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MAPE
Calculates the mean absolute percentage error (Deviation) function for the forecast and the eventual outcomes.
Syntax
MAPE^{i}(X, Y, Ret_type)
X
is the original (eventual outcomes) time series sample data (a one dimensional array of cells (e.g. rows or columns)).
Y
is the forecast time series data (a one dimensional array of cells (e.g. rows or columns)).
Ret_type
is a switch to select the return output (1=MAPE (default), 2=Symmetric MAPE (SMAPI)).
Order  Description 

1  MAPE (default) 
2  SMAPE 
Remarks
 MAPE is also referred to as MAPD.
 The time series is homogeneous or equally spaced.
 For a plain MAPE calculation, in the event that an observation value (i.e. ) is equal to zero, the MAPE function skips that data point.
 The mean absolute percentage error (MAPE), also known as mean absolute percentage deviation (MAPD), measures the accuracy of a method for constructing fitted time series values in statistics.
 The two time series must be identical in size.

The mean absolute percentage error (MAPE) is defined as follows:Where:
 is the actual observations time series
 is the estimated or forecasted time series
 is the number of nonmissing data points
 When calculating the average MAPE for a number of time series, you may encounter a problem: a few of the series that have a very high MAPE might distort a comparison between the average MAPE of a time series fitted with one method compared to the average MAPE when using another method.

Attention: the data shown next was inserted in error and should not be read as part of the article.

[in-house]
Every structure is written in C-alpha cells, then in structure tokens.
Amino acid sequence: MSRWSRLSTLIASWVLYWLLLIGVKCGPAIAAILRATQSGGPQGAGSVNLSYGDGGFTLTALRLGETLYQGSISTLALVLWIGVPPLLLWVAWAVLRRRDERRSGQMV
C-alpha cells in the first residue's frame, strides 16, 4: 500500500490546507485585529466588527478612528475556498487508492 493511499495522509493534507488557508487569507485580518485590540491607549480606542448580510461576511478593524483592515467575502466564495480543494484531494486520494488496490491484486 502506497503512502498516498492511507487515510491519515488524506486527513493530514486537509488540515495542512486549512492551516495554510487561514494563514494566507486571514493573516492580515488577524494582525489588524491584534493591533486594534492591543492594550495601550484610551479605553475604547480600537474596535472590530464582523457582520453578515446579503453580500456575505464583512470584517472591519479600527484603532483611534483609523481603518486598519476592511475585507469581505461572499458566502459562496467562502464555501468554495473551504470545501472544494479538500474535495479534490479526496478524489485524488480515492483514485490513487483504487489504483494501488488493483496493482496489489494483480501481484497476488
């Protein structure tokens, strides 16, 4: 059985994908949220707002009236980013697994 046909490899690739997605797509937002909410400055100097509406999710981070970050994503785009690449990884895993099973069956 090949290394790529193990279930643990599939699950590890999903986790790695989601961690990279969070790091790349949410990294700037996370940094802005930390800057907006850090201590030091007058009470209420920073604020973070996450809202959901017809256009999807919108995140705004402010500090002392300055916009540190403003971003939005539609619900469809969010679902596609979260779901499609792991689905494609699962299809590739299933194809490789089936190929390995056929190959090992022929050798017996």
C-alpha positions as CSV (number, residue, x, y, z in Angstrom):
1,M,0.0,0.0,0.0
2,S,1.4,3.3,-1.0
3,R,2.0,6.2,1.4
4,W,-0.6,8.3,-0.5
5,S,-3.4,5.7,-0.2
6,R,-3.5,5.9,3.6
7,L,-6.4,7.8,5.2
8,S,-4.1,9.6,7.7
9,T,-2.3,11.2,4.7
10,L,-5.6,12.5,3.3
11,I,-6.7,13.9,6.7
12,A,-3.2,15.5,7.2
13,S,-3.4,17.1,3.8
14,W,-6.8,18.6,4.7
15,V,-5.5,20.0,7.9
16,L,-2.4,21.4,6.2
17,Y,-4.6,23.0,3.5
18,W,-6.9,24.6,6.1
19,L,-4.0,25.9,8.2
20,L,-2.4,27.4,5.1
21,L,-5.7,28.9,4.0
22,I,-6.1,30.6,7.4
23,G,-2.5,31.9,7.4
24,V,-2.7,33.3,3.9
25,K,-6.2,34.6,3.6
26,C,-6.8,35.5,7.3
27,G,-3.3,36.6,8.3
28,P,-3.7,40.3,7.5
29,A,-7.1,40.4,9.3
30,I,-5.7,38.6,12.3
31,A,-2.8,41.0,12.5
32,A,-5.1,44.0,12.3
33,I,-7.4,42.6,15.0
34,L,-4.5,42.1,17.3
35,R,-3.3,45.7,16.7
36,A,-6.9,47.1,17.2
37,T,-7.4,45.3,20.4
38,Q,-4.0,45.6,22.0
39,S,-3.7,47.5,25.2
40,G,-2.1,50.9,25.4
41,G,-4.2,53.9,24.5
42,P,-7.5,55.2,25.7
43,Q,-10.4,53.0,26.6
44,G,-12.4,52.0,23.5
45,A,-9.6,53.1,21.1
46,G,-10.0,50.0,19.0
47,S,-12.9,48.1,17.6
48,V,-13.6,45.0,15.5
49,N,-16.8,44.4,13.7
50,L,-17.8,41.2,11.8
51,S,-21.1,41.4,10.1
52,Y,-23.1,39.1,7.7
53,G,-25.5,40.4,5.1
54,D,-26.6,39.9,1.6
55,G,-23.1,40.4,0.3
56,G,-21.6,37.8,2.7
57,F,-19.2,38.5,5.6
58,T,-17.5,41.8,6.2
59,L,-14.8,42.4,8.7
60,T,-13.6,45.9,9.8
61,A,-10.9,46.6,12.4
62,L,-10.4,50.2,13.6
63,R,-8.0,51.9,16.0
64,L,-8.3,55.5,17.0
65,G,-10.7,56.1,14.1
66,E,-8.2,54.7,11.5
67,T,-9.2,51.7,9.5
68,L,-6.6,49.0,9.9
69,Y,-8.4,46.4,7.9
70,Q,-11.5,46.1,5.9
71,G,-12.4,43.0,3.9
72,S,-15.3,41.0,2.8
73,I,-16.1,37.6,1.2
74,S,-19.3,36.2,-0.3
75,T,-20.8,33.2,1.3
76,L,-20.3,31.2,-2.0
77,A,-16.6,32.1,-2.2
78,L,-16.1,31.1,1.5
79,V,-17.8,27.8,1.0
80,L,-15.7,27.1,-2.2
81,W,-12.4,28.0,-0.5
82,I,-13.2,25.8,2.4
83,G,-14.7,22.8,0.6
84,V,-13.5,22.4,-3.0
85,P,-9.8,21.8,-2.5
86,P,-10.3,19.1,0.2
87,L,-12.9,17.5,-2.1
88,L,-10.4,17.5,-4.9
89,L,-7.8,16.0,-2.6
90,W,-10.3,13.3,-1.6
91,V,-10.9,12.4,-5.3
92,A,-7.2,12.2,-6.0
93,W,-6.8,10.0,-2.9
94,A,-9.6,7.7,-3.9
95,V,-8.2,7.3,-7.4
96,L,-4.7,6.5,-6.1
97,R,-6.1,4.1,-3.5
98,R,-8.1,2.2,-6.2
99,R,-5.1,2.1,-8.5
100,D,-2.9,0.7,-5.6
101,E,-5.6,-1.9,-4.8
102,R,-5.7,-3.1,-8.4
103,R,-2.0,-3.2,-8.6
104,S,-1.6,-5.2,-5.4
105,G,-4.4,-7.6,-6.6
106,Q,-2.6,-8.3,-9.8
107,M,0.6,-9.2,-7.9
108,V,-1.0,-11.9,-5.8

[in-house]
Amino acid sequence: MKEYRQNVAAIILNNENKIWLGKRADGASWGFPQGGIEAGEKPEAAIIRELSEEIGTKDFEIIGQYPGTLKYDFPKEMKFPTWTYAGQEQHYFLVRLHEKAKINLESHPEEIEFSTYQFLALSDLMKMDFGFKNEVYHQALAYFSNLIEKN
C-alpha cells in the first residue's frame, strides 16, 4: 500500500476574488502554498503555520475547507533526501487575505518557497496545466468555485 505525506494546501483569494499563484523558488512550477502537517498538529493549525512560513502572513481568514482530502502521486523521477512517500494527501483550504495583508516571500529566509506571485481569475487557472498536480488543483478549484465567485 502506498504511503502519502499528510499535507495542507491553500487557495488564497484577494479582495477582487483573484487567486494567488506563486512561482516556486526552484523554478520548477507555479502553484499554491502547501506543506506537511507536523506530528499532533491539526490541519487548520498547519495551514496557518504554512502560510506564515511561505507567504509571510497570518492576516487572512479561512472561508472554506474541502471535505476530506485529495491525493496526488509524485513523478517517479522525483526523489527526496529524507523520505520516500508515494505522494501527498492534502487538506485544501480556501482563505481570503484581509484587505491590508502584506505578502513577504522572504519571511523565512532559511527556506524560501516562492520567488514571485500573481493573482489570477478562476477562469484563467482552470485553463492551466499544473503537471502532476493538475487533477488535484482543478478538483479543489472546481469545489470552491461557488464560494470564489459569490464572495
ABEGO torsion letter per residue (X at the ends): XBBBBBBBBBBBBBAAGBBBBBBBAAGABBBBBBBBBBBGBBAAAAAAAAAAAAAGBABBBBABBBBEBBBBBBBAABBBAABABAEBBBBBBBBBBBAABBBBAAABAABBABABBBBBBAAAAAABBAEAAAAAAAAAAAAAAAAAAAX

In order to avoid this problem, other measures have been defined, for example the SMAPE (symmetrical MAPE), weighted absolute percentage error (WAPE), real aggregated percentage error, and relative measure of accuracy (ROMA).

The symmetrical mean absolute percentage error (SMAPE) is defined as follows:
 The SMAPE is easier to work with than MAPE, as it has a lower bound of 0% and an upper bound of 200%.
 The SMAPE does not treat overforecast and underforecast equally.
 For a SMAPE calculation, in the event the sum of the observation and forecast values (i.e. ) equals zero, the MAPE function skips that data point.
Examples
Example 1:
A  B  C  

1  Date  Series1  Series2 
2  1/1/2008  #N/A  2.61 
3  1/2/2008  2.83  0.28 
4  1/3/2008  0.95  0.90 
5  1/4/2008  0.88  1.72 
6  1/5/2008  1.21  1.92 
7  1/6/2008  1.67  0.17 
8  1/7/2008  0.83  0.04 
9  1/8/2008  0.27  1.63 
10  1/9/2008  1.36  0.12 
11  1/10/2008  0.34  0.14 
12  1/11/2008  0.48  1.96 
13  1/12/2008  2.83  1.30 
14  1/13/2008  0.95  2.51 
15  1/14/2008  0.88  0.93 
16  1/15/2008  1.21  0.39 
17  1/16/2008  1.67  0.06 
18  1/17/2008  2.99  1.29 
19  1/18/2008  1.24  1.41 
20  1/19/2008  0.64  2.37 
Formula  Description (Result)  

=MAPE($B$1:$B$19,$C$1:$C$19,1)  MAPE (151.503)  
=SMAPE($B$1:$B$19,$C$1:$C$19,2)  SMAPE (500) 
Files Examples
References
 Hamilton, J .D.; Time Series Analysis , Princeton University Press (1994), ISBN 0691042896
 Tsay, Ruey S.; Analysis of Financial Time Series John Wiley & SONS. (2005), ISBN 0471690740